Brick wall case study no. 1
My 5th great-grandfather, Reuben Fletcher, was well-documented in North Carolina records, including the 1790-1830 censuses, many deeds, and his 1832 Revolutionary War pension application. They include his 22 Dec 1802 marriage to Betsy Thompson, in Burke County, North Carolina, but the name of his first wife, my ancestor, was unknown - until a DNA match with a distant cousin shook loose a branch of my family tree.
Chromosomes 3 & 4
My aunt and uncle overlap on much of their paternal chromosome 3 through their grandfather, William Archibald Smith. Matching them there for a portion of that segment is their 3rd cousin once removed, Willie Grace, who tested at Ancestry, but uploaded her kit to gedmatch. Willie Grace's daughter, Rebecca, then tested at FTDNA, and she also matches there. Also matching them is DF, with almost exactly the same positions and amounts as Willie Grace (13.77 and 12.84 cM, respectively). There aren't others on this segment with comparable overlaps, but DF also matches my uncle for 39 cM on chromosome 4, also on a segment my uncle got from his grandfather Archie. (My mother and aunt match there too, but for somewhat smaller segments, due to crossovers they received.)
A paper trail
Since Willie Grace and DF were matching on chromosome 3, I assumed DF was related to me through my 3rd great-grandmother, Sarah Ann Fletcher, who was Willie Grace’s great-grandfather's sister. Although I could not spot a connection in our trees, TF, DF’s daughter, noticed something: many online trees named Rhoda Estes as the wife of Reuben Fletcher, who was Sarah Ann’s grandfather. Rhoda was the sister of Lott Estes, DF’s 4th great grandfather.
I had seen the trees at WorldConnect but never paid much attention to them, as they offered no source for the name of Rhoda Estes. But Rhoda’s father, Reuben Estes, sold land to Reuben Fletcher in 1787 and 1794, and Reuben Fletcher served on juries and road surveys with Reuben Estes and his sons.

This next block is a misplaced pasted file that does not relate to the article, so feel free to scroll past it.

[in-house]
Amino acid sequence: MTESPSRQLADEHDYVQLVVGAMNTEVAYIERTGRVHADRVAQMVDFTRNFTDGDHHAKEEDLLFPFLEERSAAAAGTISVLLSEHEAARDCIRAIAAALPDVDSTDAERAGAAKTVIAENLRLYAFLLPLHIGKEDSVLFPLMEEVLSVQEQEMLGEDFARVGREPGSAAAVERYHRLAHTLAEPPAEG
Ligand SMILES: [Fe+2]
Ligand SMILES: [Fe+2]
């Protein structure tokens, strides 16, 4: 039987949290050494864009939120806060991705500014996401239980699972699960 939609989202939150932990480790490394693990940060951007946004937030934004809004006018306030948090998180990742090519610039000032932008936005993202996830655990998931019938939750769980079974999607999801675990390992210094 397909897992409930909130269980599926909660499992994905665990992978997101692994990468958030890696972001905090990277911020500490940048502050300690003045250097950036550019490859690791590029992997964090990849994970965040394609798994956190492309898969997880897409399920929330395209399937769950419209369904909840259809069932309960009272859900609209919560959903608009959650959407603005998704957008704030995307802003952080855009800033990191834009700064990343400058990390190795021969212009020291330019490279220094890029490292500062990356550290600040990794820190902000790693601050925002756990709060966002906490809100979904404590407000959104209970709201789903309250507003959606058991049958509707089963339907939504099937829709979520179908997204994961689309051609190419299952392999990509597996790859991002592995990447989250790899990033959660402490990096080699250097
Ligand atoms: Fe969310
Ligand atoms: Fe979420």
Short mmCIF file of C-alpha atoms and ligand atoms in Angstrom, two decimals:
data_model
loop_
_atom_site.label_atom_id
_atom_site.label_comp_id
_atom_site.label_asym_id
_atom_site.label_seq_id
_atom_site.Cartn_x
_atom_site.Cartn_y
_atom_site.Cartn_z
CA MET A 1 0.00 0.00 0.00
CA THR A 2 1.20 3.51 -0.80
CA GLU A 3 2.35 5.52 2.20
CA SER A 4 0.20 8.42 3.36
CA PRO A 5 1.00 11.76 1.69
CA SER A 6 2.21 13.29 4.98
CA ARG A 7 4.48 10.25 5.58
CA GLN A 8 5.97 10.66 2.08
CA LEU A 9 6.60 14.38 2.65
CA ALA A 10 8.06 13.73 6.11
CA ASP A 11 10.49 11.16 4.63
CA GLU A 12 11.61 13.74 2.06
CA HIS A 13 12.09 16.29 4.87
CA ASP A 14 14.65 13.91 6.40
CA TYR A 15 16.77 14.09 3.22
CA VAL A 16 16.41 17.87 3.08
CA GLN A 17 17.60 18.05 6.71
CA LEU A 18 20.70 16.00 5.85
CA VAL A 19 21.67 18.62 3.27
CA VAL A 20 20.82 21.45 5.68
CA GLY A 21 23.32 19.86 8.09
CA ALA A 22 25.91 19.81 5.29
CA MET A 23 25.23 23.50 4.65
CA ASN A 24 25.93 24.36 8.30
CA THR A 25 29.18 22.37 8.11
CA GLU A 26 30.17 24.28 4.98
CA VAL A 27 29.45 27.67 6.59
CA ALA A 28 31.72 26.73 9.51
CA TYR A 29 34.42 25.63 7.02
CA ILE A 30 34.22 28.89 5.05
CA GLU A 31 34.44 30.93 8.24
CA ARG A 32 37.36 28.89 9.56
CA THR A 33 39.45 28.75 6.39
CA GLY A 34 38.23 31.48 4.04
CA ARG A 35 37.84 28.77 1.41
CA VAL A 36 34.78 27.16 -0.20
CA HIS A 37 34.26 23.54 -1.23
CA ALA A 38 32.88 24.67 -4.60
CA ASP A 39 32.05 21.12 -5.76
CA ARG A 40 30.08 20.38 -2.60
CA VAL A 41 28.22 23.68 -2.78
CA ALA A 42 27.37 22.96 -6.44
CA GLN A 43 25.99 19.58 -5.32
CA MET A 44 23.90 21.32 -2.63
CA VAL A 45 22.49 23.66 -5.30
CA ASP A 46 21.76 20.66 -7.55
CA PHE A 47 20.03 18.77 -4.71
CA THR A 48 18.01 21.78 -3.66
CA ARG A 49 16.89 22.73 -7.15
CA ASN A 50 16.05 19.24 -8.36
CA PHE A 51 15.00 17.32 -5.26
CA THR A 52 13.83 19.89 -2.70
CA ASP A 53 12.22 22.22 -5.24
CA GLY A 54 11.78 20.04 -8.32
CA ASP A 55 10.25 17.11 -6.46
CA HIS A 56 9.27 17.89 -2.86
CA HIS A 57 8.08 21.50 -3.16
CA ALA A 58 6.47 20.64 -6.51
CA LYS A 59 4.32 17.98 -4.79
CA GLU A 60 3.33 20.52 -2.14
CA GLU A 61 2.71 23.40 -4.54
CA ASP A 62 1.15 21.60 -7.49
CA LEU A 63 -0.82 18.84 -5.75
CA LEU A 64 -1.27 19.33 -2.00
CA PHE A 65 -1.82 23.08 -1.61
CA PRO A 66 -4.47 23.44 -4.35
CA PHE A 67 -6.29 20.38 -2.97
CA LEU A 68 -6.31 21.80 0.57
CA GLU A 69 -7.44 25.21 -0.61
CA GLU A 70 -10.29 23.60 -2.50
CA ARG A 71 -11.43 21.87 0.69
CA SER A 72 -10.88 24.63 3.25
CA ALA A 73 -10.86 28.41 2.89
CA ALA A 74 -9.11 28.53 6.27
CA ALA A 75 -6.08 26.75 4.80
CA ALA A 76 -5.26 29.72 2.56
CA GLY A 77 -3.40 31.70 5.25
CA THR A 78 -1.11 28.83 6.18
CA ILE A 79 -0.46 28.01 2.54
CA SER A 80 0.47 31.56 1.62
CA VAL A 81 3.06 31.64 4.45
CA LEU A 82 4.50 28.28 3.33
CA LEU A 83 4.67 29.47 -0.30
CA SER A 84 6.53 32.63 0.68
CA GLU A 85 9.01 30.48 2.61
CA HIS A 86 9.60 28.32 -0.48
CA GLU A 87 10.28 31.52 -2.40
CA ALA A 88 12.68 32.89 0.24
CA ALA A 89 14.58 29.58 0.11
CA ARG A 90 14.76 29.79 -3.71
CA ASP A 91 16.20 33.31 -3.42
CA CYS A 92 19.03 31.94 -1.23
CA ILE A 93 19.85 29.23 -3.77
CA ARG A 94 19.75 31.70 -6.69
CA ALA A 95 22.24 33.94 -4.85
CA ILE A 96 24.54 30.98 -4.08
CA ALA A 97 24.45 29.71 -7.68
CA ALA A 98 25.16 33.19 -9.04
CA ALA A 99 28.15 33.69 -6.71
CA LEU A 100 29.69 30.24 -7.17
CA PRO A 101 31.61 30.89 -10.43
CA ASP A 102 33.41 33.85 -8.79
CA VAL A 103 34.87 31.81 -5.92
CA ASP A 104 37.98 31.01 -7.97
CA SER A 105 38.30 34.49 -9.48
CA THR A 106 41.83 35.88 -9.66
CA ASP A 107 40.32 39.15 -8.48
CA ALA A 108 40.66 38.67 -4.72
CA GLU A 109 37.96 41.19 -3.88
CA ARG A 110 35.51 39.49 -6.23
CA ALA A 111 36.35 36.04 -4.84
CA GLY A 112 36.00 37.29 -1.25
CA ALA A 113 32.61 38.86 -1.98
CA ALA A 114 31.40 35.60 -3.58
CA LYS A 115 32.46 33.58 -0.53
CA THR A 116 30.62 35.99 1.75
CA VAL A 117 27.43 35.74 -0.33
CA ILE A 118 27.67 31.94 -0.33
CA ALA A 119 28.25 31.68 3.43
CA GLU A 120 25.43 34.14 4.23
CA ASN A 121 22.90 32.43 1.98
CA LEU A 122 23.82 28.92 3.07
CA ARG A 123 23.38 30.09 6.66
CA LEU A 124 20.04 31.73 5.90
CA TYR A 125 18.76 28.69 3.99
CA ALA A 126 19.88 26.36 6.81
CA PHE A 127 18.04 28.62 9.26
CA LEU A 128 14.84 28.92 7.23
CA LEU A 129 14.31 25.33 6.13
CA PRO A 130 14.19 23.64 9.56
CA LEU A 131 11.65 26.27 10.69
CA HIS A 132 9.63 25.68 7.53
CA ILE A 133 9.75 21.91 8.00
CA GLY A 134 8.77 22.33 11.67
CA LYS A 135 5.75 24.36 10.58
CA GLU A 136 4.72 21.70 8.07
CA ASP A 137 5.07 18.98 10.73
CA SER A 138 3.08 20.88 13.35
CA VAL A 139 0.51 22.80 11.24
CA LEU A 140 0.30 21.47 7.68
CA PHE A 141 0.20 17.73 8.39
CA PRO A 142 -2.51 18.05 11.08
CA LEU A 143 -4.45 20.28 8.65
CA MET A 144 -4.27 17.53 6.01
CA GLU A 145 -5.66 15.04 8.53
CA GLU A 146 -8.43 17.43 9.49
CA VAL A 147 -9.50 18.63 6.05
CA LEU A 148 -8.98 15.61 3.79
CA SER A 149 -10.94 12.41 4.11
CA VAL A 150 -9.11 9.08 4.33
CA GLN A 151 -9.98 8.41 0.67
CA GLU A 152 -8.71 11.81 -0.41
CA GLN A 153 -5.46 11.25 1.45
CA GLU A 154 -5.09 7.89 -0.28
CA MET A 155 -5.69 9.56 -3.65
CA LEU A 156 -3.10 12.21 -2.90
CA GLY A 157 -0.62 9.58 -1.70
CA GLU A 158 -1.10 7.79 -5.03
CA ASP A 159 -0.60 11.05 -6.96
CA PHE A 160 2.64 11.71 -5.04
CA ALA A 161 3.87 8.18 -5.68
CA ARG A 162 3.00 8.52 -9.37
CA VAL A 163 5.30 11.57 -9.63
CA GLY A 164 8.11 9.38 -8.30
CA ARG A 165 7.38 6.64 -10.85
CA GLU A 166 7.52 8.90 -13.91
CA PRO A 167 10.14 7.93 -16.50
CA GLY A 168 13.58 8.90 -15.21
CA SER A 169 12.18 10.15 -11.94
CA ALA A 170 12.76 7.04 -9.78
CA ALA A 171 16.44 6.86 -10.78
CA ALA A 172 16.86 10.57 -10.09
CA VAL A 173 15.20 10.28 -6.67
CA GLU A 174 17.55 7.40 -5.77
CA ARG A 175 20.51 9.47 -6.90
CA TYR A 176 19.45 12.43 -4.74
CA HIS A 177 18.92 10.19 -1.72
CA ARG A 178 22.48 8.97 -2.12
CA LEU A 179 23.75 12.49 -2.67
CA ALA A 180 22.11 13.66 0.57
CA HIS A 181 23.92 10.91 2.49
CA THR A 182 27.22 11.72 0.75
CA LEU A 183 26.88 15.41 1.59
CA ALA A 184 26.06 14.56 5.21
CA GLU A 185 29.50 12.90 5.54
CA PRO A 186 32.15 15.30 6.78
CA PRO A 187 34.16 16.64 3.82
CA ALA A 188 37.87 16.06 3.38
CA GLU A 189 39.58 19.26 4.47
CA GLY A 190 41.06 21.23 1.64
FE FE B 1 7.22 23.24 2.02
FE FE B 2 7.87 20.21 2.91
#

TF then found Reuben Estes’s will, and it contained the following clause: "It is Lickwas my will and pleasure that My Daughter Rodis Children Nathan Saley James [?]aley Betsy Aires of her own bodey to have a Childs part Equally Divided amonks them ..." It looks as if the name Saley (Sally) is repeated after the line breaks where it first appears, but the formation of the capital "S" is different than elsewhere in the document. The names Elizabeth, Sarah, James and Nathan are in a deed naming Reuben Fletcher’s heirs in 1834 (Sally was a popular nickname for Sarah in the 1700-1800s). Reuben Estes wrote his will on 11 Nov 1803, just under a year after Reuben Fletcher married Betsy Thompson.
But I needed more than this to say that Rhoda Estes was Reuben Fletcher’s first wife. So I began to examine the pedigrees of the other significant matches on chromosome 4. Among them were Marjorie, Jim, Tegan, and Lee - as shown in my uncle's chromosome browser below.
To my surprise, I found that Marjorie, Jim, Tegan and Lee were all also Estes descendants. Lee was the descendant of Reuben & Delphia Estes’s son, Leonard; and Jim, Marjorie and Tegan were descendants of Reuben Estes’s uncle, Elisha Estes, through two different sons. These relationships are shown below: